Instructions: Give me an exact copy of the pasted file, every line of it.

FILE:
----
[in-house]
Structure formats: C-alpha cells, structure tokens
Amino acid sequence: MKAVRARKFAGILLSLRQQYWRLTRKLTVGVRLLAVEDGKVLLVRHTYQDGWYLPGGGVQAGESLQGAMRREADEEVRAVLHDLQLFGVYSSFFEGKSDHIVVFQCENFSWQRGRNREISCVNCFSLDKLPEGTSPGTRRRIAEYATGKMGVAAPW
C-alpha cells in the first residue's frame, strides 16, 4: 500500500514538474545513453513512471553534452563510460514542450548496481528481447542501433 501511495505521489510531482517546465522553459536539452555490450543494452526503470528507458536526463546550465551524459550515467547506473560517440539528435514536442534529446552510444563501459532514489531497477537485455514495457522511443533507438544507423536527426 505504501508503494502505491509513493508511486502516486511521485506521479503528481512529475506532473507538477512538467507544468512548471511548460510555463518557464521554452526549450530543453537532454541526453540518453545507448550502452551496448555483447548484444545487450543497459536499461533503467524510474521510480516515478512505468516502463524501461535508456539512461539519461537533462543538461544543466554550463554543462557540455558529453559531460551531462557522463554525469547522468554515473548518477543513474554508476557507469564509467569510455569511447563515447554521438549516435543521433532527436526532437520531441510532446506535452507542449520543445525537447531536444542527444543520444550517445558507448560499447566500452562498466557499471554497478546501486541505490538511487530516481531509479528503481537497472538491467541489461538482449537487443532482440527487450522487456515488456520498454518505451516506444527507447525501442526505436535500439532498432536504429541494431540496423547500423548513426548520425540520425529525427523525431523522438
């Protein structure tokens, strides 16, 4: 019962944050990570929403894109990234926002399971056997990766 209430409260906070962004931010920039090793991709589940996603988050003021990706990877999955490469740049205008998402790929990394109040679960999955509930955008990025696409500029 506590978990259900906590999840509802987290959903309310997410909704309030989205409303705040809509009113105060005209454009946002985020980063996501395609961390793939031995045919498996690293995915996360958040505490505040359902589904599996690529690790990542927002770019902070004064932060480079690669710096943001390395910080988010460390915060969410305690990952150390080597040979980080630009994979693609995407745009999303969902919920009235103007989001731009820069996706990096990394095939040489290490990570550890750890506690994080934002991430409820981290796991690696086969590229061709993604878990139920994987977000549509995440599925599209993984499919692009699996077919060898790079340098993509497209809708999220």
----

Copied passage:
[in-house]
Structure formats: C-alpha cells, structure tokens
Amino acid sequence: MKAVRARKFAGILLSLRQQYWRLTRKLTVGVRLLAVEDGKVLLVRHTYQDGWYLPGGGVQAGESLQGAMRREADEEVRAVLHDLQLFGVYSSFFEGKSDHIVVFQCENFSWQRGRNREISCVNCFSLDKLPEGTSPGTRRRIAEYATGKMGVAAPW
C-alpha cells in the first residue's frame, strides 16, 4: 500500500514538474545513453513512471553534452563510460514542450548496481528481447542501433 501511495505521489510531482517546465522553459536539452555490450543494452526503470528507458536526463546550465551524459550515467547506473560517440539528435514536442534529446552510444563501459532514489531497477537485455514495457522511443533507438544507423536527426 505504501508503494502505491509513493508511486502516486511521485506521479503528481512529475506532473507538477512538467507544468512548471511548460510555463518557464521554452526549450530543453537532454541526453540518453545507448550502452551496448555483447548484444545487450543497459536499461533503467524510474521510480516515478512505468516502463524501461535508456539512461539519461537533462543538461544543466554550463554543462557540455558529453559531460551531462557522463554525469547522468554515473548518477543513474554508476557507469564509467569510455569511447563515447554521438549516435543521433532527436526532437520531441510532446506535452507542449520543445525537447531536444542527444543520444550517445558507448560499447566500452562498466557499471554497478546501486541505490538511487530516481531509479528503481537497472538491467541489461538482449537487443532482440527487450522487456515488456520498454518505451516506444527507447525501442526505436535500439532498432536504429541494431540496423547500423548513426548520425540520425529525427523525431523522438
């Protein structure tokens, strides 16, 4: 019962944050990570929403894109990234926002399971056997990766 209430409260906070962004931010920039090793991709589940996603988050003021990706990877999955490469740049205008998402790929990394109040679960999955509930955008990025696409500029 506590978990259900906590999840509802987290959903309310997410909704309030989205409303705040809509009113105060005209454009946002985020980063996501395609961390793939031995045919498996690293995915996360958040505490505040359902589904599996690529690790990542927002770019902070004064932060480079690669710096943001390395910080988010460390915060969410305690990952150390080597040979980080630009994979693609995407745009999303969902919920009235103007989001731009820069996706990096990394095939040489290490990570550890750890506690994080934002991430409820981290796991690696086969590229061709993604878990139920994987977000549509995440599925599209993984499919692009699996077919060898790079340098993509497209809708999220």